15 Brigade and indeed the Ilijas Brigade had, what were termed, modified air
16 bombs. That's something you know about or you must have heard about, sir.
17 A. No.
18 Q. Perhaps -- perhaps I can show you a document and maybe you can
19 have a look at the document and reflect on your answer.
20 MR. SACHDEVA: If I could ask for 03193 to be brought up, please.
21 Q. Now, sir, that is document from the Sarajevo-Romanija Corps
22 command from the 11th of July, 1995. You can see that at the top, can't
24 A. Yes.
25 Q. And the title as you can see is the issuing of FAB-250 and 105
1 kilogrammes. You see that there, sir?
2 A. I do, but I'm not sure what FAB stands for.
3 Q. I suggest to you sir that the FAB stands for Fugasna Avio Bomba.
4 Is that something you know about? Well, if you --
5 A. No.
6 Q. If you look in this document --
7 A. I know that we didn't have helicopters or planes up there. I
8 really know nothing of the air bombs.
9 Q. Yes. And so if -- if the brigade that you were attached to had no
10 planes, then -- then why would there be a need to issue a request or to
11 issue an order with respect to what were termed Fugasna Avio Bomba?
12 A. I can't give you an answer. I really don't know. I'm sorry.
13 Q. If you look down in the document, sir, it speaks to -- it's an
14 order from -- from the commander, Dragomir Milosevic, who was the
15 commander of the SRK at the time, and he is ordering for various brigades
16 within his corps to transfer various FAB bombs, 250 and 105-kilogramme
17 bombs. And if you look at the brigades that he wants -- he wants the
18 bombs to be sent from, you will notice he talks about the 1st Ilijas
19 Brigade one piece of FAB 250, and the 1st Romanija Brigade, one FAB 250
20 piece. You see that's written there, don't you sir?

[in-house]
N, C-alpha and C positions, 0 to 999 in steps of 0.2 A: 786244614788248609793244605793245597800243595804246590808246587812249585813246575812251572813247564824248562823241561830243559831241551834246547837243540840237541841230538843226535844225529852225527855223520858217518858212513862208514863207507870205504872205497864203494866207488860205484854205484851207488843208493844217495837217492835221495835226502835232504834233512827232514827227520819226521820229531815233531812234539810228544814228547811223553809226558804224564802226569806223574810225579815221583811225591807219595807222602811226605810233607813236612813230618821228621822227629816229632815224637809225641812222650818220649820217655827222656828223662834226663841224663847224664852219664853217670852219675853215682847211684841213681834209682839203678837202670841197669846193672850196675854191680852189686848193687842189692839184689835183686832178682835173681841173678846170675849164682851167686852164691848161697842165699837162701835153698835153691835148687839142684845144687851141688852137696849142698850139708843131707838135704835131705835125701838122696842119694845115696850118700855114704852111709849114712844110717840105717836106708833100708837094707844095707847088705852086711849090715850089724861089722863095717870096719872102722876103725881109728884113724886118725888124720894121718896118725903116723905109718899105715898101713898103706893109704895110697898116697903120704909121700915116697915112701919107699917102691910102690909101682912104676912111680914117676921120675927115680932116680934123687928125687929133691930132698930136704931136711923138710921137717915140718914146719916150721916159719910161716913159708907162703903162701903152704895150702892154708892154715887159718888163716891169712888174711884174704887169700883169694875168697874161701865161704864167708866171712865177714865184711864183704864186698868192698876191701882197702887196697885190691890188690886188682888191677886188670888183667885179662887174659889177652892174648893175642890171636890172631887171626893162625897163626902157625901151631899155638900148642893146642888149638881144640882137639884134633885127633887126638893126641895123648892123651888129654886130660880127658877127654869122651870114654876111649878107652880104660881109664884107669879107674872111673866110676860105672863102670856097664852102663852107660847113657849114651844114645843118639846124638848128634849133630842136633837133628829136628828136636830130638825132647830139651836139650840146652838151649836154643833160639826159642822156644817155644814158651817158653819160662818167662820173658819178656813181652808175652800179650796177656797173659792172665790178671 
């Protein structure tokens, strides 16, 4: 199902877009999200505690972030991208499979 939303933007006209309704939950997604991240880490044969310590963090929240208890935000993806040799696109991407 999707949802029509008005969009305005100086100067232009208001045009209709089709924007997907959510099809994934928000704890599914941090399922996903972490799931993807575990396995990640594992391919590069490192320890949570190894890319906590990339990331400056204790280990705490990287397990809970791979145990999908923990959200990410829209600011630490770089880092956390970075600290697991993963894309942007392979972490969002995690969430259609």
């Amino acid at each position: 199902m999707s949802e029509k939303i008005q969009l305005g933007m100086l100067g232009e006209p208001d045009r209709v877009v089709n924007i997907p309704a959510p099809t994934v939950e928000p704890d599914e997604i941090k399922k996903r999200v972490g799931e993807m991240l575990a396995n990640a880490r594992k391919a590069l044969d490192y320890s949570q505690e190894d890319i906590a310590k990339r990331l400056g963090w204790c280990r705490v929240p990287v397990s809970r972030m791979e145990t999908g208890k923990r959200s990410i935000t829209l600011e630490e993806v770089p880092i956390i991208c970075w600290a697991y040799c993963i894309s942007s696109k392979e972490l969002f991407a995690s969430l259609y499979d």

21 A. I do. Yes.
22 Q. So, sir, I appreciate what you've said that you don't know about
23 these weapons, however, is it your evidence that you can speak to the
24 weaponry that the ABiH had, in other words the enemy had, and the other
25 weaponry that your brigade had, but you're now telling the Court that you
1 have no idea about these modified air bombs? Just so we understand each
2 other, that's what you're saying, isn't it?
3 A. I really don't know anything about that. I did not have occasion
4 to see these modified air bombs. I only spoke of artillery pieces that I
5 knew of, howitzers, mortars, tanks used by both warring parties, in
6 addition to infantry weapons, of course.
7 Q. You may not have actually seen them, and I understand that, but
8 did you in your meetings with your conversations with fellow soldiers,
9 with your meetings perhaps with the brigade commander, did you ever learn
10 that these weapons existed within your brigade?
11 A. No, I didn't. In the area where I was present, such weapons
12 weren't used. I'm -- don't know.
13 MR. SACHDEVA: Mr. President, I'd like to tender this document
14 into evidence.
15 JUDGE ROBINSON: Yes.
16 THE REGISTRAR: As P907, Your Honours.
17 MR. SACHDEVA:
18 Q. Sir, the -- you were with the Sarajevo-Romanija Corps throughout
19 the war, and I want to ask you whether the -- the modus operandi of the
20 combat activity that continued between the years 1992 to 1994 was echoed
21 or was mirrored in the period 1994 to 1995. Is that a fair statement,
23 A. That's a difficult question to answer. It's very general. What
24 do you mean the modus operandi? There was a war on. Of course the army
25 operated according to a certain system. To tell you the truth, I wasn't
1 aware of many of the orders that were coming in. The people
2 self-organised. One had to defend the area in order to save human lives.
3 The modus operandi --
4 JUDGE ROBINSON: Thank you. I think your answer is fair.
5 The question was vague, Mr. Sachdeva.
6 MR. SACHDEVA: Yes. Thank you, Mr. President.
7 Q. Witness, you spoke about the -- the fear that was taking place in
8 Vogosca at the beginning of the conflict. Do you remember that? And
9 it's -- it's also right that the non-Serb inhabitants of Vogosca also were
10 fearful of that period, weren't they?
11 A. I wasn't speaking of the fear in Vogosca. Rather, I spoke of the
12 fear in Sarajevo and in Bosnia-Herzegovina in general. I spoke of the
13 fear experienced by all in view of the war and the horrific events.
14 Q. Yes. And that's --
15 A. And this applies to the entire period of the war.
16 Q. And that's why I'm asking you about Vogosca, because it is within
17 Bosnia and Herzegovina and Sarajevo. And it's right is it not that the
18 non-Serb inhabitants at the beginning of the conflict were also scared?
19 You agree with that, don't you?
20 A. I've already said that the entire population was fearful
21 throughout Bosnia-Herzegovina. Any normal individual is afraid of war,
22 fighting, and of getting killed.
23 Q. So I take it that's a yes to my question.
24 A. I take it too.
25 Q. And it's right is it not sir that they were scared because in the